Many people with breathing difficulties learn about the benefits of exercise after seeing their doctor or beginning pulmonary rehabilitation. Exercise gets your heart pumping and increases your breathing rate, which means increased circulation of oxygenated blood throughout the body. This can help your body with oxygenation of the tissues and, the better shape your muscles are in, the better they are at using oxygen effectively. With regular exercise, your muscles will require less oxygen and produce less carbon dioxide, reducing how quickly you need to breathe and how quickly you feel out of breath. Regular exercise also strengthens your heart and improves circulation, which continues to help improve your body’s oxygenation. In short: Regular exercise can help improve lung function, symptoms of lung conditions and overall heart health and circulation. All of these combine to create better oxygenation in the body and improved overall health, even for people with lung conditions and breathing difficulties.
So, if you struggle with your breath while exercising, should you consider EWOT?
Exercise with Oxygen Therapy (EWOT) is a method of training your body to re-establish oxygen pathways in the capillaries for better blood-flow and oxygen absorption. By wearing a mask that supplies a constant flow of oxygen while engaging in a workout, you can improve your health, enhance your performance, and achieve better fitness results. While this technique was originally developed by a physicist named Dr. Manfred von Ardenne to treat cancer patients, it has since been adapted for use with athletes and certain other medical conditions.
Exercise with oxygen therapy treatments are delivered in two main ways. Nasal cannulas deliver a lower percentage of oxygen due to the air escaping out of your mouth; this method is less expensive. Oxygen masks provide a tighter seal for more optimal oxygen delivery. The mask or nasal tubes are connected to a longer tube which plugs into an oxygen tank or a concentrator. A concentrator pulls oxygen out of the surrounding air, purifying it. You exercise on a piece of cardio equipment, such as an exercise bike, treadmill, elliptical, or stepper for 10 to 15 minutes while using the device.
Proponents of EWOT say that it can offer a number of different health benefits because of the combination of oxygenation and regular aerobic exercise. They suggest these benefits could include:
These are significant claims, so could EWOT benefit people with COPD and other lung or breathing conditions?
It might seem odd that exercising when you are short of breath actually improves it—but it works! Exercise helps your blood circulate and helps your heart send oxygen to your body. It also strengthens your respiratory muscles. This can make it easier to breathe. If you already use oxygen therapy, EWOT may be right for you. The use of oxygen therapy during exercise has already been proven to improve exercise tolerance and stamina for COPD patients.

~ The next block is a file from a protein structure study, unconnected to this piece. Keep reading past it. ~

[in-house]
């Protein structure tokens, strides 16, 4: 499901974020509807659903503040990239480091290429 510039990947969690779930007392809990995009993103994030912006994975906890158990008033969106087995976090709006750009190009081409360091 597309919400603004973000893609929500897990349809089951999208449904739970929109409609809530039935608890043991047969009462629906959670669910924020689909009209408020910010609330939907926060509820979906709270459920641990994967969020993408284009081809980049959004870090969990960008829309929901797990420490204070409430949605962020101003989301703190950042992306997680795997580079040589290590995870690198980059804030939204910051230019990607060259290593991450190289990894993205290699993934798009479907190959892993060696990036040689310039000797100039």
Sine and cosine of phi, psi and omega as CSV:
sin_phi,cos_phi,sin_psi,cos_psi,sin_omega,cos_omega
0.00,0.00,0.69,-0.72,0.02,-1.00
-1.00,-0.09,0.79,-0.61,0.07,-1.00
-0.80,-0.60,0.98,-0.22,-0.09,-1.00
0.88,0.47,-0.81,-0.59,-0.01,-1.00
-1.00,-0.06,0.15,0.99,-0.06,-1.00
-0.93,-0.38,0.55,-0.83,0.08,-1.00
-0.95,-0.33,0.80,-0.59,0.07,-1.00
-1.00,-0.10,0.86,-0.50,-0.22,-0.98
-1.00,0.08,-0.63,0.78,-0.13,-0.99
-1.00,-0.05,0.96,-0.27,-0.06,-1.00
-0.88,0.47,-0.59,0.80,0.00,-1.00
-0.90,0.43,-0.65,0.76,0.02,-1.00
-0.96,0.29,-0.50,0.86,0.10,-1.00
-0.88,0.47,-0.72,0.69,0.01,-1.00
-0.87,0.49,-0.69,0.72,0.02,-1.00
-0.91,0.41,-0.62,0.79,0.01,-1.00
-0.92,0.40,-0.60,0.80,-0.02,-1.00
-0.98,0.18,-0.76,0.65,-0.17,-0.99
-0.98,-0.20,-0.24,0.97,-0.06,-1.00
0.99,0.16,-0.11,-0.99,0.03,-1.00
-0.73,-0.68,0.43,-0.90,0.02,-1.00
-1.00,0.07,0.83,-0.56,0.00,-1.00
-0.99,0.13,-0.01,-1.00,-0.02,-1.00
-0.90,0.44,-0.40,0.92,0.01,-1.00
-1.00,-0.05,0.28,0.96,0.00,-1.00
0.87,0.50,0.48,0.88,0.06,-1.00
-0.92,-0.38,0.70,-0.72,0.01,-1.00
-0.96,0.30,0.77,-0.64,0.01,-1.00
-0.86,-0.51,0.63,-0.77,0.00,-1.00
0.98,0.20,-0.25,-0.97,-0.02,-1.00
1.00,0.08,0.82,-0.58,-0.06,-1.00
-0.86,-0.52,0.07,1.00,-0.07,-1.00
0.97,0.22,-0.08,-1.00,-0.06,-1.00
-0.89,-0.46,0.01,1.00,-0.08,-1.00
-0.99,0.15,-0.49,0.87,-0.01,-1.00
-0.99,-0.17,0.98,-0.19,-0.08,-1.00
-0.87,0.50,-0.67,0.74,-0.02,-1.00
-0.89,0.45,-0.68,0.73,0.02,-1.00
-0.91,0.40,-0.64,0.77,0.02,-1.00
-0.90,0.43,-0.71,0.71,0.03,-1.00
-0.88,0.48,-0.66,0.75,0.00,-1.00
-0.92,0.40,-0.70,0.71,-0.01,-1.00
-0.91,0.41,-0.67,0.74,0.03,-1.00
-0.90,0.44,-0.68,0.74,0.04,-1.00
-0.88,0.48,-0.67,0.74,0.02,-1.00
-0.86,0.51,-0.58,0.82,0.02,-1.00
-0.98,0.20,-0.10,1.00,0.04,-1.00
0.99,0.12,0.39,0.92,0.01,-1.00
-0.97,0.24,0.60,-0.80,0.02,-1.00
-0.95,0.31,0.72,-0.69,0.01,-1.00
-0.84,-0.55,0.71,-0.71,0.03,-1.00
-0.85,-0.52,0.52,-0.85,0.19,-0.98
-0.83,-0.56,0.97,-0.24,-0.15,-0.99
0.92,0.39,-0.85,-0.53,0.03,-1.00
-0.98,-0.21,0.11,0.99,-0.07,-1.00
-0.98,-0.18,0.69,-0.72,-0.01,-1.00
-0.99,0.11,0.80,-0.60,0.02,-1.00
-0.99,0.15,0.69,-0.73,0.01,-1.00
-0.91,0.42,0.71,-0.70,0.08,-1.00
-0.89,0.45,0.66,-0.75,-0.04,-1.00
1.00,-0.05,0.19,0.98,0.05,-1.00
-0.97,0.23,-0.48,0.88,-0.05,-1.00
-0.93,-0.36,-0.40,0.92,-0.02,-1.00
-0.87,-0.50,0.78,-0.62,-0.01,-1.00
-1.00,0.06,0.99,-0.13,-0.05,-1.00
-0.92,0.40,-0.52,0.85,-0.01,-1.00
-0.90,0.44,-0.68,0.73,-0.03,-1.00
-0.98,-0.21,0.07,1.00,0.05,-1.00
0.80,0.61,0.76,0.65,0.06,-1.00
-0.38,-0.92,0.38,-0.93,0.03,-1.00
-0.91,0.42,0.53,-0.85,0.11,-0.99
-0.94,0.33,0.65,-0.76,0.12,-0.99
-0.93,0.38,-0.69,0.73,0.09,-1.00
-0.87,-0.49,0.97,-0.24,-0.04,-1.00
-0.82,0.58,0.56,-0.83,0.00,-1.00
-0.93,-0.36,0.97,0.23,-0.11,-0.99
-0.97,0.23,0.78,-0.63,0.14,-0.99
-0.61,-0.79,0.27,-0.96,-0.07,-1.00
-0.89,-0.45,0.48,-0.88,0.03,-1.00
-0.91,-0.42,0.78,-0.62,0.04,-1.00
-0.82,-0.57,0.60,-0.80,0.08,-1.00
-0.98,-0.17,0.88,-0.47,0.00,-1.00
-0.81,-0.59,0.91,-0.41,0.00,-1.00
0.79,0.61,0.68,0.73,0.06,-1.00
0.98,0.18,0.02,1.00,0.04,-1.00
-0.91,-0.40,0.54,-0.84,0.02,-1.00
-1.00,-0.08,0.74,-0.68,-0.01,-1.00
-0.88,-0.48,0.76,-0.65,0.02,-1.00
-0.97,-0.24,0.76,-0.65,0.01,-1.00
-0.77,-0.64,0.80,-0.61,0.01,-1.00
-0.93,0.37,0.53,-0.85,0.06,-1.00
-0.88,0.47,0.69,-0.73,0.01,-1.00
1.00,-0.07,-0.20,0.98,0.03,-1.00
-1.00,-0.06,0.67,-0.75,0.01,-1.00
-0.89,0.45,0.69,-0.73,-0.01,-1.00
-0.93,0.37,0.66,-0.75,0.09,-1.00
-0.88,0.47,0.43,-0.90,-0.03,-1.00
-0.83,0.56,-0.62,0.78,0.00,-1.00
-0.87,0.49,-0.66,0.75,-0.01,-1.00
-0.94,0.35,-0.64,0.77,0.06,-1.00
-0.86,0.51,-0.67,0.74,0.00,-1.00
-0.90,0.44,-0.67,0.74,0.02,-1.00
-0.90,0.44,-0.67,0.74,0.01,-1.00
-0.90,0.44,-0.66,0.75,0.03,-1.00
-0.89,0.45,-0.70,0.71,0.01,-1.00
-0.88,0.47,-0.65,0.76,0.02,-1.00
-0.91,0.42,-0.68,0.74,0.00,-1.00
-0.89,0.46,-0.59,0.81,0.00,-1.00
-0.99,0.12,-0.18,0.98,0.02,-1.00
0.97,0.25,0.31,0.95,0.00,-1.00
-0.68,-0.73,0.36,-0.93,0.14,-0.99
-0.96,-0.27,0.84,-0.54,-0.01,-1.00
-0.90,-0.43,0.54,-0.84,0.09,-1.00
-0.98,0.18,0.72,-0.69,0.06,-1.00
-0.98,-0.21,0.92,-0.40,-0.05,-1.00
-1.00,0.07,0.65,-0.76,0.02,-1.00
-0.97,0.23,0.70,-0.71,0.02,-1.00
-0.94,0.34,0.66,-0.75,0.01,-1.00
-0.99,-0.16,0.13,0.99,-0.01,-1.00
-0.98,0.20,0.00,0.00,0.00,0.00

If you use supplemental oxygen, you should exercise with it. Your doctor may adjust your flow rate for physical activity, which will be different than your flow rate when you are resting. Be aware, however, the EWOT uses continuous flow oxygen,  so if you have been using an oxygen concentrator that provides pulse dosing, you may require new equipment to participate in EWOT. Work with your doctor to adjust your oxygen for physical activity. Some gyms and physical therapy centers may offer EWOT, so that could be an option, but it is essential that before you start exercising, talk to your doctor and healthcare team about what types and amounts of exercise are right for you.
Just like any situation in which medical grade supplemental oxygen is in use, there are some risks to be aware of and consider. Using more oxygen than is medically necessary can be hazardous to your health and raises the potential for complications like oxygen toxicity or the suppression of the drive to breathe. Additional side effects could include dry nasal passages, sinuses or throat. By and large, these risks can be diminished or avoided altogether by keeping EWOT sessions to 15 minutes or less, keeping the oxygen delivery to four liters per minute or less and maintaining 90-95% oxygen purity. Discuss all possible side effects and complications of EWOT with your doctor before considering or beginning the training regimen.
Exercising on oxygen therapy, as well as EWOT can take some getting used to at first. However, by following a few tips, you can help improve your overall oxygenation and your exercise experience, particularly if you experience increased shortness of breath or discomfort during exercise.
Ultimately, deciding whether EWOT is right for you is a decision you should make with your doctor. If you have not yet incorporated oxygen therapy into your exercise routine, or you are new to exercising with breathing difficulties altogether, you may need to do some oxygen level tests to find out whether EWOT would benefit you. If you do decide to try EWOT, stay in communication with your health care team and pay close attention to how it makes your body feel. You and your doctor may need to make adjustments to your routine to find the correct therapeutic fit for you.
If you already use an oxygen concentrator, talk to your doctor about using it during exercise. If you do not currently use an oxygen concentrator, but require oxygen therapy, talk to your doctor about incorporating an oxygen concentrator so you can experience peace of mind when outside your home and away from your stationary concentrator. Remember: Exercise can bring many benefits and be enjoyable, even with a long-term health problem. Even if a task seems difficult at first, if you tackle one thing at a time at your own pace, you will quickly notice an improvement in your symptoms. Find out more today by contacting Inogen to learn how an Inogen One oxygen concentrator can benefit you.